A well made coastal cruiser should be more expensive than a dedicated offshore distance cruising boat, because it needs to be more complex and actually needs more sophisticated engineering and construction than most people will accept in a dedicated offshore boat

I a general sense, all boats are a compromise and with experience you learn which compromises make sense for your own needs and budget. Most times the difference between an optimized race boat, coastal cruiser and a dedicated offshore cruising boat is found in the collection of subtle choices that make a boat biased toward one use or the other. A well designed and constructed coastal cruiser will often make a reasonable offshore cruising boat and club level racer, while traditional dedicated offshore cruising boats usually make very poor racers or coastal cruisers. 

Coastal cruisers generally benefit from better performance than offshore boats and do not have as stringent a requirement for a robust structure as and offshore boat. As a result coastal cruisers greatly benefit from lighter construction using modern materials and methods. Redundancy and self-sufficiency is less of a requirement. Fully lined interiors and other conveniences are often the norm on cruisers.


It is all great advice.  However, I take a different approach to the entire discussion.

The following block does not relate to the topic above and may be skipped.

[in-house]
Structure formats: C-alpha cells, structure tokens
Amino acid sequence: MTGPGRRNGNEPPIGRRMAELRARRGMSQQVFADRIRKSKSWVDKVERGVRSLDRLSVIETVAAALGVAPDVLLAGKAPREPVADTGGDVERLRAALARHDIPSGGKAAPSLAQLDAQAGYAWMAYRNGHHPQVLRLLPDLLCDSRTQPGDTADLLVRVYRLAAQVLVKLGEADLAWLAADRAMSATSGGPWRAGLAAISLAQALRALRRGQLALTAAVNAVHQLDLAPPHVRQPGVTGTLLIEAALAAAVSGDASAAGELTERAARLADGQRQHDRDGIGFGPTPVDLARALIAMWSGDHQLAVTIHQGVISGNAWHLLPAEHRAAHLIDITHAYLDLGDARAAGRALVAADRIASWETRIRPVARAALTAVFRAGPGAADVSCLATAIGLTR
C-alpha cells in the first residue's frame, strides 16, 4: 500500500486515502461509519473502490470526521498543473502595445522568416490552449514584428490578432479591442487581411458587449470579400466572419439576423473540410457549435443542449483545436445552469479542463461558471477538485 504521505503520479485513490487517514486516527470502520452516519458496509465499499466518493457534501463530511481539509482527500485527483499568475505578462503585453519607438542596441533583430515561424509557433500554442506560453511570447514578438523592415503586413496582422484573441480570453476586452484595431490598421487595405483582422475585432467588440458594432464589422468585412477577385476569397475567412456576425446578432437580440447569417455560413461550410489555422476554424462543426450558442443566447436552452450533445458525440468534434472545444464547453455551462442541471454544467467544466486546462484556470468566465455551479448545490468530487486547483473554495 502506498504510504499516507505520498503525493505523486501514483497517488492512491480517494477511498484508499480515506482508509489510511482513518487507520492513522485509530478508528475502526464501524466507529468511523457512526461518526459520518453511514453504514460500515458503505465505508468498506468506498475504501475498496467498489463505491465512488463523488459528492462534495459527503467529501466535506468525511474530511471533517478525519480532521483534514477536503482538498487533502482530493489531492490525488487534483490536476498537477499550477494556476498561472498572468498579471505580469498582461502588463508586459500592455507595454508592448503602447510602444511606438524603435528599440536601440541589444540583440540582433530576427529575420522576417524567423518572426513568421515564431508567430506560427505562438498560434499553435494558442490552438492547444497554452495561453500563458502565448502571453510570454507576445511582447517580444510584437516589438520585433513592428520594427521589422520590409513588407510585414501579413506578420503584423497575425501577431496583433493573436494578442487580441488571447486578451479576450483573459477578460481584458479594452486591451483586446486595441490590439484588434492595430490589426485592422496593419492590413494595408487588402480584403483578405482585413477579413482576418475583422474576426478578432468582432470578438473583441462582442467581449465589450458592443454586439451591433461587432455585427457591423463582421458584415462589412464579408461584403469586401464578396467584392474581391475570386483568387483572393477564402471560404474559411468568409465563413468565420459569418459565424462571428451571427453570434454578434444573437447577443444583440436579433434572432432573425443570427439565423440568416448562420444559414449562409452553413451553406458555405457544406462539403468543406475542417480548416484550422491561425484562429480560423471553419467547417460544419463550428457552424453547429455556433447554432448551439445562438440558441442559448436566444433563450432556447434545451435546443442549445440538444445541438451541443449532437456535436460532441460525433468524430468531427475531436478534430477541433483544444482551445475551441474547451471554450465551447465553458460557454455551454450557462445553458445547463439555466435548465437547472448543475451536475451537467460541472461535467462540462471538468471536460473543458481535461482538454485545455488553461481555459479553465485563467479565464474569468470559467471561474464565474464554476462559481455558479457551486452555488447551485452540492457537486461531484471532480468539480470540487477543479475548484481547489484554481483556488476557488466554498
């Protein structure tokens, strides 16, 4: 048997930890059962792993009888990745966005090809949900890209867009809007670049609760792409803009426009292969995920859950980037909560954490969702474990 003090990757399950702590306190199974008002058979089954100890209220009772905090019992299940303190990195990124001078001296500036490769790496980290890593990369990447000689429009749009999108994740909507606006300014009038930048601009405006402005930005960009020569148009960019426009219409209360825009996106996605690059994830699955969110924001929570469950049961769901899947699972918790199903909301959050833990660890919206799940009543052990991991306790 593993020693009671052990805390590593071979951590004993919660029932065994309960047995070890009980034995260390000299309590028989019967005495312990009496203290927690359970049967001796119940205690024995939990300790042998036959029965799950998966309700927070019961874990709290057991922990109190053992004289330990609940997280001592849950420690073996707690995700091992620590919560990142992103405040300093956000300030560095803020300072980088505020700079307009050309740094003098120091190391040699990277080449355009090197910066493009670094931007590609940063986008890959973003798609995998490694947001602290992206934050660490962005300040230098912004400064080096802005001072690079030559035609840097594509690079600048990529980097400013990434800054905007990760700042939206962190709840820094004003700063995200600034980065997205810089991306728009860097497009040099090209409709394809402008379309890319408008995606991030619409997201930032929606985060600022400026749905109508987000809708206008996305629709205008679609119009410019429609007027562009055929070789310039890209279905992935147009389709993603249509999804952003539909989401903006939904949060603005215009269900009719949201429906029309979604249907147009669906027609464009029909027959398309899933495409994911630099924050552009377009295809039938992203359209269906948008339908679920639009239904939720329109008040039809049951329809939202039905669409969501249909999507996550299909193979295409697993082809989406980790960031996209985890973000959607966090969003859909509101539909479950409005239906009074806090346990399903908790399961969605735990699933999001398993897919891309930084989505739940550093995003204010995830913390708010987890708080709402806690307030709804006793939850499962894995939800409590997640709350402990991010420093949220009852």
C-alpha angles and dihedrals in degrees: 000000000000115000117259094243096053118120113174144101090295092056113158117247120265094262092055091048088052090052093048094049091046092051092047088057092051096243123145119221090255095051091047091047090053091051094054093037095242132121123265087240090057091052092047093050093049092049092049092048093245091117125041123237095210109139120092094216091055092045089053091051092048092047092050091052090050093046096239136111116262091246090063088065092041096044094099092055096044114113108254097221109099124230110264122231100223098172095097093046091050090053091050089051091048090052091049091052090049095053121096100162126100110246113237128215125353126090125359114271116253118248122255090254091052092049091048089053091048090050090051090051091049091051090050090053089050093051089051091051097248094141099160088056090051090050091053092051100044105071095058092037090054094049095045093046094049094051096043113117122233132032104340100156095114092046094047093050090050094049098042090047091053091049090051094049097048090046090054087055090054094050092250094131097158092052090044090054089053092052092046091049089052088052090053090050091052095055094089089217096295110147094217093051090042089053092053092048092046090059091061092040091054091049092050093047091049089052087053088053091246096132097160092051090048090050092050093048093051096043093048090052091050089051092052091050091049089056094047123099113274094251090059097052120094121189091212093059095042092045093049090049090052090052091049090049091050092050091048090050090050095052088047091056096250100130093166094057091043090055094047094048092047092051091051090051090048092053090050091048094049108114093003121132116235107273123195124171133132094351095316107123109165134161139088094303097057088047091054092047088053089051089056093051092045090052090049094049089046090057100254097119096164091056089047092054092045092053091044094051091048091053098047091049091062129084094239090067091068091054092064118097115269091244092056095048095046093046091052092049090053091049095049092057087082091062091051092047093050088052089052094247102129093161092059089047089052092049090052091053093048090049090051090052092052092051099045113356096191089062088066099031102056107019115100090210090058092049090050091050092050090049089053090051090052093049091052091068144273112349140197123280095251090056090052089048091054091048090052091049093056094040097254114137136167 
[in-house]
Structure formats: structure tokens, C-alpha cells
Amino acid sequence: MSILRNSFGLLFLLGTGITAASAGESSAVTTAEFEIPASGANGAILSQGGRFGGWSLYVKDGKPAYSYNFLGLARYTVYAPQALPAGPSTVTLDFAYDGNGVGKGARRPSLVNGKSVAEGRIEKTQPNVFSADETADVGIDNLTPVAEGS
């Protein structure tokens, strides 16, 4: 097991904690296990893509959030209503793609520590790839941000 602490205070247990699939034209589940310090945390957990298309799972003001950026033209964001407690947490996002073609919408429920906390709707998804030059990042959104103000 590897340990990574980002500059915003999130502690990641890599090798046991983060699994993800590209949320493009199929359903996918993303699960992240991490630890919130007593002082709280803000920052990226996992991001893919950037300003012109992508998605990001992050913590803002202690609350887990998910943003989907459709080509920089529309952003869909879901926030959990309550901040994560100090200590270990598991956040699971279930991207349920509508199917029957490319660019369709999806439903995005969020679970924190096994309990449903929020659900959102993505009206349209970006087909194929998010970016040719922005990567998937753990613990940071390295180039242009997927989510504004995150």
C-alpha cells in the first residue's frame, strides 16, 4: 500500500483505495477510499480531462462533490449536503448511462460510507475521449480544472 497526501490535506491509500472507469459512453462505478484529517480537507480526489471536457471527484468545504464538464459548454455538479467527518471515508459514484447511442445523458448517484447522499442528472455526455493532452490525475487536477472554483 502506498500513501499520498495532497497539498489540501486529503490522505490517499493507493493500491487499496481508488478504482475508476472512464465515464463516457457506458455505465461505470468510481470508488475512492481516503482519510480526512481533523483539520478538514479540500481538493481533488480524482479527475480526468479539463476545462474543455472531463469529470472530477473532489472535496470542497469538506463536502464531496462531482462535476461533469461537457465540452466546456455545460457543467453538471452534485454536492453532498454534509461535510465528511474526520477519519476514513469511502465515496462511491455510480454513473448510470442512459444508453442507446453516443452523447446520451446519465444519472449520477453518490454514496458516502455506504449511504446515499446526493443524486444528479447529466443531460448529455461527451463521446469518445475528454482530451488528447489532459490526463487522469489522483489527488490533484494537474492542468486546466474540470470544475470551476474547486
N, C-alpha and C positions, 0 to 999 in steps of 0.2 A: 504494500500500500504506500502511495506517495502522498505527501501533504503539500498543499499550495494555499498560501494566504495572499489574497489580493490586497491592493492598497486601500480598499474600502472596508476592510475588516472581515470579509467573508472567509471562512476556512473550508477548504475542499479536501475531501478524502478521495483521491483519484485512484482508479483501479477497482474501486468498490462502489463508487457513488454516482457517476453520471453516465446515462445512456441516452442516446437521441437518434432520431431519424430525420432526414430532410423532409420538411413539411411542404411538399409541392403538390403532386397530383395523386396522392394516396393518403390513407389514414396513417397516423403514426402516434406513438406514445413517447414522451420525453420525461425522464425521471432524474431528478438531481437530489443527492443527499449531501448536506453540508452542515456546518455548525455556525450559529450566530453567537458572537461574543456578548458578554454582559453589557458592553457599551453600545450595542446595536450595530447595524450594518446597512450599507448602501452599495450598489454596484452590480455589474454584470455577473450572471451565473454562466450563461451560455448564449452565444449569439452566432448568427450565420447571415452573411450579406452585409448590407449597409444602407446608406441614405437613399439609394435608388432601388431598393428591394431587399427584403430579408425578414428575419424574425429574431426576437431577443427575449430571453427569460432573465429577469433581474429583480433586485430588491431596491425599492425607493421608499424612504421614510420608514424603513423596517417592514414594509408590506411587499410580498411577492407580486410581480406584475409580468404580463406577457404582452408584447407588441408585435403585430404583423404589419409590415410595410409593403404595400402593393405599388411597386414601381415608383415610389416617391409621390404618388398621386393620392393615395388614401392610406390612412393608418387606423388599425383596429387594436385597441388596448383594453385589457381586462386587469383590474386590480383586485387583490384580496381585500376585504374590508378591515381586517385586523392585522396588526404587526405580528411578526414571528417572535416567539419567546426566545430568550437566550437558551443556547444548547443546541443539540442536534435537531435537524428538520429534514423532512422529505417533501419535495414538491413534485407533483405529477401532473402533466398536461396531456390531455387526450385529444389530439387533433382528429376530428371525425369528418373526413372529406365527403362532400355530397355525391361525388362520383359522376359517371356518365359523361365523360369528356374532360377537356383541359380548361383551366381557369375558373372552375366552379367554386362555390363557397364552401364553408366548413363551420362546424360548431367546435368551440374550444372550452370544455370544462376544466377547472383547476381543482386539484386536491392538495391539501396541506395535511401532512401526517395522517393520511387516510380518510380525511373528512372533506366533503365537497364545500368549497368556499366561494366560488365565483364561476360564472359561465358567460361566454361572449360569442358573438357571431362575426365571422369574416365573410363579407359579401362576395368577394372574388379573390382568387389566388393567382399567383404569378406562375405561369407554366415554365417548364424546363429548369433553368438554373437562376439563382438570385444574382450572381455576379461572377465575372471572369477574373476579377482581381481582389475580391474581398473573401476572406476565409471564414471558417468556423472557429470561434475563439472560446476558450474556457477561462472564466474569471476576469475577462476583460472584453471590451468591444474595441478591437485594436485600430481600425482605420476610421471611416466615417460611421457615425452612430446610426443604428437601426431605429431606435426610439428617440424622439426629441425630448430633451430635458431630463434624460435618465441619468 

How Much Can You Spend?

First, the worst kind of cruising sailboat you can have is the one you can never afford.  Dreams are great, but if you want to turn your dreams into reality, then you must get real with what you can spend.


Yes, spend.  I say this, because you are either going to buy the boat back with insurance or you are going to put the boat at risk 24/7.  Any boat can sink at the dock, and any sailor can have the nightmare of bad days when he loses steerage and she floats on a reef before towboat comes to the rescue.  Most people end up with something to sell at the end of the trip and others lose it all.  Best bet, be prepared to lose it all.

The ideal cruising boat is a boat you can afford to buy.

Do you plan on crossing oceans?

Second, where do you plan to cruise?  You can spend a lifetime in the Caribbean island hopping and never need the off-shore capabilities of a blue water boat or the speed of a racer.  It is the flat tire example exaggerated 10 times.

My dad showed up to work on time for 40 years.  He got up early, left early and he was always ready for the flat tire he was sure would pass one day on his way to work.  As far as I know, in all of that time, my dad never had a flat tire.  He sure spent a lot of time getting up early so he could leave early so he could get to work early.

Why spend the extra money on a blue water yacht, living in cramped conditions, paying the extra maintenance a blue water yacht entails, if you never plan to be out of sight of land?

On the other hand, if you plan to sail to Antarctica then you better get a boat that is up to the task.  Fiberglass boats don't do well with ice. Many steel and aluminum boats don't either.  If you are planning extended open ocean sailing and you can't afford the equipment to go, the best boat is the one in your dreams.  If you can't go in relative safety, don't go at all.


Most blue water boats have deep drafts.  Some cruising areas are very shallow.  You can take a Hallberg Rassey, for example, to the Caribbean. After spending big bucks on this proven blue water cruiser, you can also wave hi to the guy with the inexpensive coastal cruiser who got the best spot in the anchorage.  

Models To Consider

Here are some models to consider.